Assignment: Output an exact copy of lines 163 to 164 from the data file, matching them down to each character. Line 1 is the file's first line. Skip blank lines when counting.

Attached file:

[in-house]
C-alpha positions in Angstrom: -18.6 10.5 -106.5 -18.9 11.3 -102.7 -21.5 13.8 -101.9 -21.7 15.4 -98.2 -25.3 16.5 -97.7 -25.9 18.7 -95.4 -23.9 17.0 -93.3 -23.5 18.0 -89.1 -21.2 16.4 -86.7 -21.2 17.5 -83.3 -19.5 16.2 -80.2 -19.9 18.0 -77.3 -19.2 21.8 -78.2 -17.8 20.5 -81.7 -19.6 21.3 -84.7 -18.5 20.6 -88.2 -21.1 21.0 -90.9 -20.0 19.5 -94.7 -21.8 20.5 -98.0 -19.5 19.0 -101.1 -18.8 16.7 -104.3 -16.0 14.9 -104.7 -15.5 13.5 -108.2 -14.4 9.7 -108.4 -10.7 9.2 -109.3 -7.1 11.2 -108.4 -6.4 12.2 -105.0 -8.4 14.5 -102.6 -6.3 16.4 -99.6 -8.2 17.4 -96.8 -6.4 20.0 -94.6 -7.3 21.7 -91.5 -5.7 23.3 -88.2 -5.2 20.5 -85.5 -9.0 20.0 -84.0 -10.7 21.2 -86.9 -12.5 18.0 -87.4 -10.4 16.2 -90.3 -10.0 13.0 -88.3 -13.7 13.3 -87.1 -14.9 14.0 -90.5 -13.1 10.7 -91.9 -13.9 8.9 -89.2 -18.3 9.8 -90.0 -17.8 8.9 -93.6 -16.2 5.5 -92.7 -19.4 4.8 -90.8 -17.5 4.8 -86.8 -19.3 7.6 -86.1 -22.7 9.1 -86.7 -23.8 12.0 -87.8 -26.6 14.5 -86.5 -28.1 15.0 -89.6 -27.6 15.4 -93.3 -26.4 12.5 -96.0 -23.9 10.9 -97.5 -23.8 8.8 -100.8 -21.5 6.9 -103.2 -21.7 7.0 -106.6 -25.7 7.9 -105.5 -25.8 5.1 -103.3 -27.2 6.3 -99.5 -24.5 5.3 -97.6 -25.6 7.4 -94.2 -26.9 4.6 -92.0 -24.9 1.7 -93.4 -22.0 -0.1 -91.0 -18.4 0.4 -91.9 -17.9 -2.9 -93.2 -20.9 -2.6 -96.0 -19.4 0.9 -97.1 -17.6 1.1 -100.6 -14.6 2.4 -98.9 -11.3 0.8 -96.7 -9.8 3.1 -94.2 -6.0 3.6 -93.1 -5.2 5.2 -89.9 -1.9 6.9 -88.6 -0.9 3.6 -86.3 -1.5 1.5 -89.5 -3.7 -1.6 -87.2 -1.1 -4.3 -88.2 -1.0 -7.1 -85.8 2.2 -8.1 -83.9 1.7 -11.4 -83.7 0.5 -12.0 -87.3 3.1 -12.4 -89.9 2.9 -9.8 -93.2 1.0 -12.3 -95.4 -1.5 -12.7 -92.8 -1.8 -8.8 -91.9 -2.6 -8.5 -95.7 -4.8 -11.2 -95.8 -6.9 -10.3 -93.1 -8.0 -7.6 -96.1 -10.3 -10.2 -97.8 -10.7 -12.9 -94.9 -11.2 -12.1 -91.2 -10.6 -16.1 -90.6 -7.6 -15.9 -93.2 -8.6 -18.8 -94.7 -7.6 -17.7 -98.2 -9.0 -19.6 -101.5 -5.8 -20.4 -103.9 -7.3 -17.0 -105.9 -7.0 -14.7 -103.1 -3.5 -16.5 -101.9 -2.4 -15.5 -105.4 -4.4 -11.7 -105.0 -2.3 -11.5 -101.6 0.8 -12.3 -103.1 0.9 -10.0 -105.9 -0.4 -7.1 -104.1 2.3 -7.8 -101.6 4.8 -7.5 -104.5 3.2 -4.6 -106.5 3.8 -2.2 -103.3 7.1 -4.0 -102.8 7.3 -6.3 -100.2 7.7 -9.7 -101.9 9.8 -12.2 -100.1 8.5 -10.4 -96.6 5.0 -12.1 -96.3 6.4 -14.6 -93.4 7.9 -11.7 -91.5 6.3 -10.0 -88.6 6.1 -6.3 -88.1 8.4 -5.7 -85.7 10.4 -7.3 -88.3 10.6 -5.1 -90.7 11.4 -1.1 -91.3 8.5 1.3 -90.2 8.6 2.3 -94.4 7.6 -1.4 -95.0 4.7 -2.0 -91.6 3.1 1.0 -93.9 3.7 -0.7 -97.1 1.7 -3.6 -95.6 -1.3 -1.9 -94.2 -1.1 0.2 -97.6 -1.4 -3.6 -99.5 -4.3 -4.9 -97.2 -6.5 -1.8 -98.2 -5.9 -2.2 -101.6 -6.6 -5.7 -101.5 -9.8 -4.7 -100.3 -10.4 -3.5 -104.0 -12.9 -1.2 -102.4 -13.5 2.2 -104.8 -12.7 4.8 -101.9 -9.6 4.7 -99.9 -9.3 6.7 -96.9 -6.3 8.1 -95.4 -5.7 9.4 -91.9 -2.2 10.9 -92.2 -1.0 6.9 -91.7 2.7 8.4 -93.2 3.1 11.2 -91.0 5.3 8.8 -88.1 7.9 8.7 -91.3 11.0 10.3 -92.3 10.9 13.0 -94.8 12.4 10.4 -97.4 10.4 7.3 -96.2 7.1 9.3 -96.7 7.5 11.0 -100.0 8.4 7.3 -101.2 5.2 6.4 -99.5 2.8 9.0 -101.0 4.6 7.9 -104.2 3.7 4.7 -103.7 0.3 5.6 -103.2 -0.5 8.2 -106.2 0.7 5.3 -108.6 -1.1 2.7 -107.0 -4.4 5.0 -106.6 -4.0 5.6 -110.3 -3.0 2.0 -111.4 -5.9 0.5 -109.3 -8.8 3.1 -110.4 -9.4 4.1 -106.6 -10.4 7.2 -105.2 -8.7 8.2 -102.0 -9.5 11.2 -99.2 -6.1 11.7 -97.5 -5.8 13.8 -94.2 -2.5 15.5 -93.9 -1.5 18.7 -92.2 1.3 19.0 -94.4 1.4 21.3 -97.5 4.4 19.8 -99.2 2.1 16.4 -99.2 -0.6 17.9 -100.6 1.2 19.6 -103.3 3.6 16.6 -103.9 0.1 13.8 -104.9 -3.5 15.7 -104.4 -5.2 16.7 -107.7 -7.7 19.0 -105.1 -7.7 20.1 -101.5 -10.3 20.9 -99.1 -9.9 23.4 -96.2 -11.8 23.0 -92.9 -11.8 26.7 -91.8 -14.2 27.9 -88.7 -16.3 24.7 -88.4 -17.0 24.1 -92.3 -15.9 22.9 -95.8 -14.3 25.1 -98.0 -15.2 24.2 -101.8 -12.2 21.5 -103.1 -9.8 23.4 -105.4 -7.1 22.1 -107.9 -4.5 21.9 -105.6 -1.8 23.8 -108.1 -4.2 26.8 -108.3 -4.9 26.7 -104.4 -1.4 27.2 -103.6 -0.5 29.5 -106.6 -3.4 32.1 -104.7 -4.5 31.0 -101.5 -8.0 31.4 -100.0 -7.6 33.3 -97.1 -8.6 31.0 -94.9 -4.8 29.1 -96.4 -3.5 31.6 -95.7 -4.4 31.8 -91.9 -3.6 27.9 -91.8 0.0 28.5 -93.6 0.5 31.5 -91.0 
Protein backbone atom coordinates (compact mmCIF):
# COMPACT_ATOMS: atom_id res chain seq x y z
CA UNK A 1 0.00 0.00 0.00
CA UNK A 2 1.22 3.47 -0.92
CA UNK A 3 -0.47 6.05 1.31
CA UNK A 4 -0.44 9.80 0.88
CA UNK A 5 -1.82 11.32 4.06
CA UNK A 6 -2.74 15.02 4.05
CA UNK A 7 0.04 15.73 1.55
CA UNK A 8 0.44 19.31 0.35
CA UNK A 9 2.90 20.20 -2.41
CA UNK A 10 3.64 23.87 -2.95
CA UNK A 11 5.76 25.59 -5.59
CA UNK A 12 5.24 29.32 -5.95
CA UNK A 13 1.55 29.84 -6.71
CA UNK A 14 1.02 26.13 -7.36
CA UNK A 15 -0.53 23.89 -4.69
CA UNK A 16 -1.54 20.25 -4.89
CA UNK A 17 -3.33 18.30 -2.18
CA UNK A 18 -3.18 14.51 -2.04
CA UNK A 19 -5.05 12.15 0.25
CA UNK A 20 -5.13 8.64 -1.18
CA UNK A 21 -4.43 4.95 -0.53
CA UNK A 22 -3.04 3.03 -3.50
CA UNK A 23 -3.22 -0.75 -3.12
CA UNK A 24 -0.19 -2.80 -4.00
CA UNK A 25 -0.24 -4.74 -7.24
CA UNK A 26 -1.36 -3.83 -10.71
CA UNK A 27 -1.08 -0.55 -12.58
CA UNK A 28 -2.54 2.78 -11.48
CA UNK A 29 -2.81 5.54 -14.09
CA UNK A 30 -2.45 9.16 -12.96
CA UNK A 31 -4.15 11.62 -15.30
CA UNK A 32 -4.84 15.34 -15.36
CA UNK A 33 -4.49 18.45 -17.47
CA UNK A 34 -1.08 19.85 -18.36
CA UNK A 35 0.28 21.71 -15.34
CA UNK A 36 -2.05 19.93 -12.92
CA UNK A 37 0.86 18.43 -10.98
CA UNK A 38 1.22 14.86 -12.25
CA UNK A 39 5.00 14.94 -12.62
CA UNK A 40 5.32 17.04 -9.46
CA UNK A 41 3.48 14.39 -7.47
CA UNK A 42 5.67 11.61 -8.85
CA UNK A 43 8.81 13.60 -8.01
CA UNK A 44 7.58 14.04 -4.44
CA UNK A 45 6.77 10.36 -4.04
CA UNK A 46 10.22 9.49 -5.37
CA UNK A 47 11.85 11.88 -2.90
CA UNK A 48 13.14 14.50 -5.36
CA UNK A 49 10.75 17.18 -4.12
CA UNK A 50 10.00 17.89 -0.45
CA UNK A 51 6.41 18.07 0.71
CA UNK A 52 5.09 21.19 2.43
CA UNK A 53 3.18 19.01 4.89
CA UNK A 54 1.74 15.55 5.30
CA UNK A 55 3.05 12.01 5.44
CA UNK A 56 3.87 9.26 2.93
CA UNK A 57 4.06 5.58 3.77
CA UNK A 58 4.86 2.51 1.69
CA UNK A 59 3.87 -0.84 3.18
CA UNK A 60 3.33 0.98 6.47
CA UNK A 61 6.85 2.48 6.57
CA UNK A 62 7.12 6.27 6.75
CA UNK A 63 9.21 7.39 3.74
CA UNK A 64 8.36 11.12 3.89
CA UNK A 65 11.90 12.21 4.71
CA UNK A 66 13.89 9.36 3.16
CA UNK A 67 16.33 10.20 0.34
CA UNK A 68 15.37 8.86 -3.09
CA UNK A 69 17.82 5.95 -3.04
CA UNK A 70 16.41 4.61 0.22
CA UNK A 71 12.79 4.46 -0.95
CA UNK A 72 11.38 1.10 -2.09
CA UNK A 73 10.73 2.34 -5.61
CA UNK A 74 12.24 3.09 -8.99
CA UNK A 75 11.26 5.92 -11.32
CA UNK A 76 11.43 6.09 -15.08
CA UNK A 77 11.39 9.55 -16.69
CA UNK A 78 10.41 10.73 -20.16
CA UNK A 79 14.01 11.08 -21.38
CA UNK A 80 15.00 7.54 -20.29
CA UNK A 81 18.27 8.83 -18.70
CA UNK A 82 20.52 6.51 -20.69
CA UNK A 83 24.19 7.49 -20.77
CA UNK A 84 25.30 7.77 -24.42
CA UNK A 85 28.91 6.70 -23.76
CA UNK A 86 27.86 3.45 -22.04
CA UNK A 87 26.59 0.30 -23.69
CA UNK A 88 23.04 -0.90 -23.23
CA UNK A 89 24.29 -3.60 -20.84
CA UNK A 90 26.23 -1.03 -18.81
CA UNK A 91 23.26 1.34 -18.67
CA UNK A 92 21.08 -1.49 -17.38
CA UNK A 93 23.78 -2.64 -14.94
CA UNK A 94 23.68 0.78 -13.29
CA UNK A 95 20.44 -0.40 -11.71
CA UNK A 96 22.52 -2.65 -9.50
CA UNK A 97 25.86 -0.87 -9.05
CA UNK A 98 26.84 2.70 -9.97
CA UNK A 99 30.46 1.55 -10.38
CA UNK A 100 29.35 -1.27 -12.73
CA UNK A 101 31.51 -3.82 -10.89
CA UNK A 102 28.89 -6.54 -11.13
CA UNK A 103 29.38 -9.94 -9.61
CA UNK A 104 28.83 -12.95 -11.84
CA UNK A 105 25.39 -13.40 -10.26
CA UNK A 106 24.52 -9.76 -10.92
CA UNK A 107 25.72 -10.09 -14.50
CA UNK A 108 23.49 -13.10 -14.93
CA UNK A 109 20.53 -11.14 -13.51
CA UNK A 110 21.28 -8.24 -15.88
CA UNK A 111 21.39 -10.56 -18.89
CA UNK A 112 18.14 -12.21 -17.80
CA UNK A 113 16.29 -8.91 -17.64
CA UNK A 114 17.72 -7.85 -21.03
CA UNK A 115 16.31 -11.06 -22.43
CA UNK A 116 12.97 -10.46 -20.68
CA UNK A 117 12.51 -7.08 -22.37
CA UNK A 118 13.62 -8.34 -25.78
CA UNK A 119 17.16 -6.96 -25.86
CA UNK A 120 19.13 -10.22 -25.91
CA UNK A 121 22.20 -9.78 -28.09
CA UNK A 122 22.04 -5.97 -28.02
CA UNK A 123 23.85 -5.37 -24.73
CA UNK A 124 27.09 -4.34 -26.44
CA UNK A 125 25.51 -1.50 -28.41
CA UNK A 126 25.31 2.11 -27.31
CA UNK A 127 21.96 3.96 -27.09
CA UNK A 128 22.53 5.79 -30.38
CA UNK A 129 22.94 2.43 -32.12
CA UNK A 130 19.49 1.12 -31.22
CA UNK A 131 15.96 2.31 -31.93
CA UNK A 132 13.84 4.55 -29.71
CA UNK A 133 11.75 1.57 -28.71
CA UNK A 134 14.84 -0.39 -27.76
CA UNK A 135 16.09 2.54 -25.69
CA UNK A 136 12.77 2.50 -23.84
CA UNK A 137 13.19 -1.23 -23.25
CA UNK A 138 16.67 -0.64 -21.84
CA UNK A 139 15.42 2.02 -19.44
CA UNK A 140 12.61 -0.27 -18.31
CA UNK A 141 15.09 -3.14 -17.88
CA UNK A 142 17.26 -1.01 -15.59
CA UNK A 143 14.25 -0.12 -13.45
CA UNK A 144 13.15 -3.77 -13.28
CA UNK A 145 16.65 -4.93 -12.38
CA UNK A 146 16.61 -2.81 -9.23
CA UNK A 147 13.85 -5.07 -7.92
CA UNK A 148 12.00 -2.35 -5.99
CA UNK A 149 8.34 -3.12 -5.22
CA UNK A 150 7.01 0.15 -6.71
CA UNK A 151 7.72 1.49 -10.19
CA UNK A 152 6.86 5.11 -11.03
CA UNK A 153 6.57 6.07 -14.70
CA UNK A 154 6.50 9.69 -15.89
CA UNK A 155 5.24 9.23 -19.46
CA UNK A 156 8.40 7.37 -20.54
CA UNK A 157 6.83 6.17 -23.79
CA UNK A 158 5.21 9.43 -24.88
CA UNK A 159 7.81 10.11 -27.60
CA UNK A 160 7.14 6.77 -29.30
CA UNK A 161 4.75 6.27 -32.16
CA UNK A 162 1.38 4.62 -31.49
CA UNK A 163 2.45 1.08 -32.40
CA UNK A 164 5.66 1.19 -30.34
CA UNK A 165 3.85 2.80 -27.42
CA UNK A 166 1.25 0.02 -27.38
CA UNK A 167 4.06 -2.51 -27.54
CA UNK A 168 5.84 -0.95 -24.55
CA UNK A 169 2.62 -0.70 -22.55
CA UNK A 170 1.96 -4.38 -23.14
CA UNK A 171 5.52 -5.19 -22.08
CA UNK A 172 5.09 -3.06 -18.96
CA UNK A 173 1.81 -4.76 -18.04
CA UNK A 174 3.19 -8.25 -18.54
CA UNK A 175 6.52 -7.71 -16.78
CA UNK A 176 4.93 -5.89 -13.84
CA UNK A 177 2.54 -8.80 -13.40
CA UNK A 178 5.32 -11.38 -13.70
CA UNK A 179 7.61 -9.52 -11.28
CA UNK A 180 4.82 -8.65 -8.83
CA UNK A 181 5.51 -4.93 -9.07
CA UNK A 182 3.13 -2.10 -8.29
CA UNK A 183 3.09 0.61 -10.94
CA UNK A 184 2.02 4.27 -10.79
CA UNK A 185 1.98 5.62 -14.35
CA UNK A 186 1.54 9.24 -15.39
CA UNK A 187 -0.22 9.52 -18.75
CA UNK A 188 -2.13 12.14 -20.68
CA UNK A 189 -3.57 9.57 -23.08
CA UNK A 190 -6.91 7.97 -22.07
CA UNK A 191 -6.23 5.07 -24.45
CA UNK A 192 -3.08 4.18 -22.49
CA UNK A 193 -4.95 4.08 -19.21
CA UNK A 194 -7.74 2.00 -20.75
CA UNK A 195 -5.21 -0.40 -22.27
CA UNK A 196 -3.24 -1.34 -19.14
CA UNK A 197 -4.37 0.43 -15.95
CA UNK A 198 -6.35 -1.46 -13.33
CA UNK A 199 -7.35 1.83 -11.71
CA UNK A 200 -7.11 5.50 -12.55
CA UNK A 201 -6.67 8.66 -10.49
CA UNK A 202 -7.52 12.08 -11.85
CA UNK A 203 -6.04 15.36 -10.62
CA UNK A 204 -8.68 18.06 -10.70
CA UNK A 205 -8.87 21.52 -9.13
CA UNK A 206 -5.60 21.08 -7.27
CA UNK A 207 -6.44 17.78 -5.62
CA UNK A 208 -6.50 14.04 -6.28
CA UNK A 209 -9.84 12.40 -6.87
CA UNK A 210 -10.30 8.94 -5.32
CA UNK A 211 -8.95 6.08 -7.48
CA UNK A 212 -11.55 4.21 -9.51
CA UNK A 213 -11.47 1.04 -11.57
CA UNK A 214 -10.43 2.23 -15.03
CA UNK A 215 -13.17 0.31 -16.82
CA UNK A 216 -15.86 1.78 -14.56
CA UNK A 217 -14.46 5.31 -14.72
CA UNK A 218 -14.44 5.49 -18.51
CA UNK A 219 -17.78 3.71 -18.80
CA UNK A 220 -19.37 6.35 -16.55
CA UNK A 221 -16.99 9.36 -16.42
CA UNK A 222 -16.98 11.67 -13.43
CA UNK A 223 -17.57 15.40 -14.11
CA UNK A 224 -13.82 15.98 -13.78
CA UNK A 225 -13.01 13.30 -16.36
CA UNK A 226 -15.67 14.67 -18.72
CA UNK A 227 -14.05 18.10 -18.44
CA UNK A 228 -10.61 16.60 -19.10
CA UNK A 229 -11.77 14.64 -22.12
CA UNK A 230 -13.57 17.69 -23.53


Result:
CA UNK A 159 7.81 10.11 -27.60
CA UNK A 160 7.14 6.77 -29.30